Loyola University Chicago

Loyola University Chicago

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Loyola University Chicago Symposium Tackles Scientific Advancement and Nuclear Proliferation Questions
Daylong Event Inspired by Doctor Atomic Features Expert Speakers, Including Hiroshima Atomic Bomb Survivor and Nobel Laureate

CHICAGO, December 20, 2007 – What is the moral responsibility of scientists? Should the advancement of science be governed? These are examples of the still-timely questions that will be addressed during “Debating Doctor Atomic,” a one-day symposium hosted by Loyola University Chicago’s School of Continuing and Professional Studies, and held in conjunction with Lyric Opera of Chicago.

This one-day event will feature a panel discussion, keynote address, and a series of breakout sessions that include a Nobel Laureate, scientists, and other experts. The symposium will be held on January 13, 2008, and will connect the artistic and scientific communities to raise and debate questions at the heart of Lyric Opera’s current production, Doctor Atomic, and address the history of the Nuclear Age.

Featured speakers include:

“Debating Doctor Atomic” will be held on Loyola’s Water Tower Campus, in the Rubloff Auditorium at 25 E. Pearson Avenue, from 10 a.m. to 5:30 p.m. Admission is $20 for the general public, $5 for Loyola students with ID, and all Loyola faculty, staff, and alumni will receive a 15 percent discount. Registration for the event is required. For more information, or to register, please visit LUC.edu/continuum.

About Doctor Atomic
The human tensions and anxieties behind the creating and testing of the atomic bomb form the story of Doctor Atomic, the latest of John Adams’s powerful event-inspired operas. The setting is Los Alamos, New Mexico, 1945, in the desperate weeks leading up to detonation. Grappling with the unthinkable actions and consequences are the mercurial “father of the A-bomb” J. Robert Oppenheimer; his wife, Kitty; one of the fathers of the H-bomb, Edward Teller; General Leslie Groves, who headed the Manhattan Project; Robert R. Wilson, the youngest group leader at Los Alamos who built the most powerful particle smashers; Jack Hubbard, the Trinity Project’s meteorologist; and medical doctor James Nolan. Lyric Opera of Chicago is presenting eight performances of Doctor Atomic: December 14, 17, and 19; January 5, 9, 12, 15, and 19. For more information on Lyric Opera of Chicago and Doctor Atomic, please visit www.lyricopera.org.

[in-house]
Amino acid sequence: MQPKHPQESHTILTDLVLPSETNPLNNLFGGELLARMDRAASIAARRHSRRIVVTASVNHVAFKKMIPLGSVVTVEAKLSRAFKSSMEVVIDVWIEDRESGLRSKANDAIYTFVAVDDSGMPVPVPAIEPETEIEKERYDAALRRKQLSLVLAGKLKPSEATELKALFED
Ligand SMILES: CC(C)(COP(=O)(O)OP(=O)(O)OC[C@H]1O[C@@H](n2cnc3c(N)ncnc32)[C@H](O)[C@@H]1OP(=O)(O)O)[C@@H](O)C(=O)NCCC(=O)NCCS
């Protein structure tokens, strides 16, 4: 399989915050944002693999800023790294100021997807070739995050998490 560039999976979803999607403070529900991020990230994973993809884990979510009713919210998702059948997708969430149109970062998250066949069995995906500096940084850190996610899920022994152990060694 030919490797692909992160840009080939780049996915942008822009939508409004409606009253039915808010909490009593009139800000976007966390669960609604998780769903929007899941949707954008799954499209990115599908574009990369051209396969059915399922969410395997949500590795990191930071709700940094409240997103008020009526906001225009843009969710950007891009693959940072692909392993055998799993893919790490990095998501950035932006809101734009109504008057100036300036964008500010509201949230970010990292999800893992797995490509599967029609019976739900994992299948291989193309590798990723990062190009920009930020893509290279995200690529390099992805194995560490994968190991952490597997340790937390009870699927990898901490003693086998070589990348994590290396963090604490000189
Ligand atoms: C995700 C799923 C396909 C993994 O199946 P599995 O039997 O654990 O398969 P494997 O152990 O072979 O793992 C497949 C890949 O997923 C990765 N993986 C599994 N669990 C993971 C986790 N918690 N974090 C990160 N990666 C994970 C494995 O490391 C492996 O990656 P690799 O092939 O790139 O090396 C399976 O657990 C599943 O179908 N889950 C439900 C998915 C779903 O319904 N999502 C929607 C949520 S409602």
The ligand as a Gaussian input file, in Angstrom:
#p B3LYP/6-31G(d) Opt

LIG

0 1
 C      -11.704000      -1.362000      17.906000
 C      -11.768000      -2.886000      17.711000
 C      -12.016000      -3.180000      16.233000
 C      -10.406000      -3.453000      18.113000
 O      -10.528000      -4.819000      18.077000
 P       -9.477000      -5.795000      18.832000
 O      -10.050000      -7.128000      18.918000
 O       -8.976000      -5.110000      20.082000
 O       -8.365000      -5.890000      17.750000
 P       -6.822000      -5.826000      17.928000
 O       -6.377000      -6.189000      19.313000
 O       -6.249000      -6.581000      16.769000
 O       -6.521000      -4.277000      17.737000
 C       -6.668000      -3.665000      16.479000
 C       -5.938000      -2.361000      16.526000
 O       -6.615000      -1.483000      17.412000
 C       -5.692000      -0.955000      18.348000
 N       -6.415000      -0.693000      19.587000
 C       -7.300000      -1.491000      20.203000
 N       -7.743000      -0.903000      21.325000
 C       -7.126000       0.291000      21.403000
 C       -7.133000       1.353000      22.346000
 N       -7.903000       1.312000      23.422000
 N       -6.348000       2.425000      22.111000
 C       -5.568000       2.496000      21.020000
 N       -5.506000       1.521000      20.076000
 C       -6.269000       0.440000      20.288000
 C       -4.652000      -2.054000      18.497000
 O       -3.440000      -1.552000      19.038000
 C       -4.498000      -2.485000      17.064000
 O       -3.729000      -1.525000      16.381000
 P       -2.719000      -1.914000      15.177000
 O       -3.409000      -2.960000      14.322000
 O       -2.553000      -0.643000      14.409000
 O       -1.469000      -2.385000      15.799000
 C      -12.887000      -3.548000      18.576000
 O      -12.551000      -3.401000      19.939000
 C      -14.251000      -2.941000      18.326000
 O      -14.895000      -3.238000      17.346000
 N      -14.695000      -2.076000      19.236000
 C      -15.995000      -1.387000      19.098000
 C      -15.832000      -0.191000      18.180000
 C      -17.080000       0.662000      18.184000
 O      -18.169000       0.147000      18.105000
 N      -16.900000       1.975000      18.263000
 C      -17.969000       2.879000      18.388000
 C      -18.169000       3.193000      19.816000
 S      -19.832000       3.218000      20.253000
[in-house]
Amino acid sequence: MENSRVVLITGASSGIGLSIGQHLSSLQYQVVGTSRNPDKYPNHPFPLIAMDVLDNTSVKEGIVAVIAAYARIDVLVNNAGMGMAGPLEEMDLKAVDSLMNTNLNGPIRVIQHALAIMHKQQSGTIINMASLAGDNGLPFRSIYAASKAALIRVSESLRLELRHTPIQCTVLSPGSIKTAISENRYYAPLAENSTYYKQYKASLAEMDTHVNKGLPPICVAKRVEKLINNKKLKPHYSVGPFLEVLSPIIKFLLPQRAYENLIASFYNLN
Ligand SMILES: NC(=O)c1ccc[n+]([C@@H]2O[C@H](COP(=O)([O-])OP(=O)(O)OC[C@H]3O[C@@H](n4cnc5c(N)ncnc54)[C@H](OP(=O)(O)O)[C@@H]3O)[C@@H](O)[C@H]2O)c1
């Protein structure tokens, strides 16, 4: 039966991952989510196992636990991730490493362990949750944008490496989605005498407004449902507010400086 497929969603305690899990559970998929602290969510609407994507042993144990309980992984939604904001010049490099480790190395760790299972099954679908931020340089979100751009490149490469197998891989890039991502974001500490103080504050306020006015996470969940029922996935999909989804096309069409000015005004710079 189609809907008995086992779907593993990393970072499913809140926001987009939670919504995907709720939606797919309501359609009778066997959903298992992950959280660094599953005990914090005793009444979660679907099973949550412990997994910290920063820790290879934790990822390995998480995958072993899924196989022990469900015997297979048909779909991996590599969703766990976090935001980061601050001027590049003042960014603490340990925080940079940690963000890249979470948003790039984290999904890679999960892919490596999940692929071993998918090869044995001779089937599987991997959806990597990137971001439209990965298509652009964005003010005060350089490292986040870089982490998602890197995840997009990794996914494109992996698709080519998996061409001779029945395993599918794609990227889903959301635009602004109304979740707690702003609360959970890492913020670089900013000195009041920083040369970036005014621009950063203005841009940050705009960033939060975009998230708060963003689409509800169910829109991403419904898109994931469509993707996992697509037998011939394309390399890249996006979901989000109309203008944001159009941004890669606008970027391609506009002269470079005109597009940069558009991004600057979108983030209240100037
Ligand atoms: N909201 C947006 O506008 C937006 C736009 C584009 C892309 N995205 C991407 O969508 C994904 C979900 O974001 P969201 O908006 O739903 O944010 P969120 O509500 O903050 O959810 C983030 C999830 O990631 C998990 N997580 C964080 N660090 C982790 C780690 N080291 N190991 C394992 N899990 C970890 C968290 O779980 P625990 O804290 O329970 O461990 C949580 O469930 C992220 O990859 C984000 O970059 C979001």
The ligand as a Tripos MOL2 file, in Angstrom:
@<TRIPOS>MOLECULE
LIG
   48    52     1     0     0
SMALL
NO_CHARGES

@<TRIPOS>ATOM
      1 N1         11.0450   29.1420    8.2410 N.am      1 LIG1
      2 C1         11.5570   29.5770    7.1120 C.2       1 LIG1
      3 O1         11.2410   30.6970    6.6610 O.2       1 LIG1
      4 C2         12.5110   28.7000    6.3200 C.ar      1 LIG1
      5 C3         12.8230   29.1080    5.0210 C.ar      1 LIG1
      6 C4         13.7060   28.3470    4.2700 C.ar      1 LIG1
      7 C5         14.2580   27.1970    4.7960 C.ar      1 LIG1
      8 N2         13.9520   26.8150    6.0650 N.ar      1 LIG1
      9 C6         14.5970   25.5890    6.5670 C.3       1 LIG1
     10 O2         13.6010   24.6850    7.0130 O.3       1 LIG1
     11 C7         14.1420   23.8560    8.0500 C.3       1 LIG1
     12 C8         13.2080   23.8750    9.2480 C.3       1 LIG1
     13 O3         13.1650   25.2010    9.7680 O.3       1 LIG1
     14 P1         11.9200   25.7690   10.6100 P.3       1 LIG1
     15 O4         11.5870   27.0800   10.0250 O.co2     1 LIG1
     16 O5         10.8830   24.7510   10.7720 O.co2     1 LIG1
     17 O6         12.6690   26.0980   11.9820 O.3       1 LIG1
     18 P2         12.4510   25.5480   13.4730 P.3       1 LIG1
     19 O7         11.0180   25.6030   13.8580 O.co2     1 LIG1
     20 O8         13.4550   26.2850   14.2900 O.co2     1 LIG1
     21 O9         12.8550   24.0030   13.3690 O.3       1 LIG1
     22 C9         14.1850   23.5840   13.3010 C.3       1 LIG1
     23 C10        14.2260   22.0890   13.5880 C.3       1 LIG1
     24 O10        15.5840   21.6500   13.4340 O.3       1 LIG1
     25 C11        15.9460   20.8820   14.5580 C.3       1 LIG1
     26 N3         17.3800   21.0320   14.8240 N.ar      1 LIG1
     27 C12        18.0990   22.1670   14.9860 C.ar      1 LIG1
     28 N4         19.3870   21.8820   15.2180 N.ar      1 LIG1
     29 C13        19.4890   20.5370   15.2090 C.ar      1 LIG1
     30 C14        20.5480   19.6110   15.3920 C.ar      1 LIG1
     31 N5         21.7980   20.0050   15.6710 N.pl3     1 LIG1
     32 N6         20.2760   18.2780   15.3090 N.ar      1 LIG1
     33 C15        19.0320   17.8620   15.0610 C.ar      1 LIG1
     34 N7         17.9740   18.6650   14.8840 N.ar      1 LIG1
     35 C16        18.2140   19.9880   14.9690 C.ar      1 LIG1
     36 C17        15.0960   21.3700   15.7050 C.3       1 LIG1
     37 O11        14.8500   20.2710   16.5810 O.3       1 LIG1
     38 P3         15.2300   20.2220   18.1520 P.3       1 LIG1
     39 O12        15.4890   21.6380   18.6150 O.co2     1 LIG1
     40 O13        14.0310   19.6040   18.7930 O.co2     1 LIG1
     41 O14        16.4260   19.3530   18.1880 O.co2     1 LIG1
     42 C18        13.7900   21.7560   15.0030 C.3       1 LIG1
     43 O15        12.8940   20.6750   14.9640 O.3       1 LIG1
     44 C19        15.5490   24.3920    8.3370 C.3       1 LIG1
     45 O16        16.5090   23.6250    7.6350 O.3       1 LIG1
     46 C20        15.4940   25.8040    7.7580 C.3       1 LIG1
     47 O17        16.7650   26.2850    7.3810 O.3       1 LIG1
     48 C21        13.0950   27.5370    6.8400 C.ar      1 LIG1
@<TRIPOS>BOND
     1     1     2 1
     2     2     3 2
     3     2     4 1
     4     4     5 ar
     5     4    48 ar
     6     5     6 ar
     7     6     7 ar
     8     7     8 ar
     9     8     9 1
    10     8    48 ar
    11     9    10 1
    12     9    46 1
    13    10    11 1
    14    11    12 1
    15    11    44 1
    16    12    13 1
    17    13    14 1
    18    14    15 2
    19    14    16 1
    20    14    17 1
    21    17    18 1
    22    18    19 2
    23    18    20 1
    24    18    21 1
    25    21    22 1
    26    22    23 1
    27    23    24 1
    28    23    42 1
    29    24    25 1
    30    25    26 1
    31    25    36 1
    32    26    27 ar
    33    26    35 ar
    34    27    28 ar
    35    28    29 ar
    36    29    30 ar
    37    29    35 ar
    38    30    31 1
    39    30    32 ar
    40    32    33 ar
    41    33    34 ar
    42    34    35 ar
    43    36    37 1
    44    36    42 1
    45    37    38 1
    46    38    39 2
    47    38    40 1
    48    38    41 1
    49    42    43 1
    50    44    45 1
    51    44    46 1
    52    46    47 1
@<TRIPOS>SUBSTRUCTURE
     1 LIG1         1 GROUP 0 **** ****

About the School of Continuing and Professional Studies
Launched in spring 2006, the School of Continuing and Professional Studies (SCPS) at Loyola University Chicago continues a long tradition of unwavering support for working adults who wish to advance their education, starting with the School of Sociology (1914-1927) founded by Frederic Siedenburg, S.J.; Downtown College (1927-1936); University College (1936-1991); Mundelein College (1991-2003); and the School of Professional Studies (2003-2006). The School of Continuing and Professional Studies follows in the Jesuit educational tradition by providing application-oriented programs and certificates that prepare working professionals for today’s dynamic workplace. Courses are offered in an accelerated, eight-week evening format with the opportunity to earn up to 30 credit hours per academic year. For more information, please visit our Web site at LUC.edu/scps.

About Loyola University Chicago
Committed to preparing people to lead extraordinary lives, Loyola University Chicago was founded in 1870 and is the nation’s largest Jesuit, Catholic University. Loyola has a total enrollment of more than 15,500 students, which includes nearly 10,000 undergraduates hailing from all 50 states and 82 foreign countries. The University has four campuses: three in the greater Chicago area and one in Rome, Italy. Loyola also serves as the U.S. host university to the Beijing Center for Chinese Studies in Beijing, China. Loyola’s ten schools and colleges include arts and sciences, business administration, communication, education, graduate studies, law, medicine, nursing, continuing and professional studies, and social work. Loyola offers 71 undergraduate majors, 71 undergraduate minors, 85 master’s degrees, and 31 doctoral degrees. Recognizing Loyola’s excellence in education, U.S.News & World Report has ranked Loyola consistently among the “top national universities,” and named the University a “best value” in its 2008 rankings. For more information, please visit our Web site at LUC.edu.




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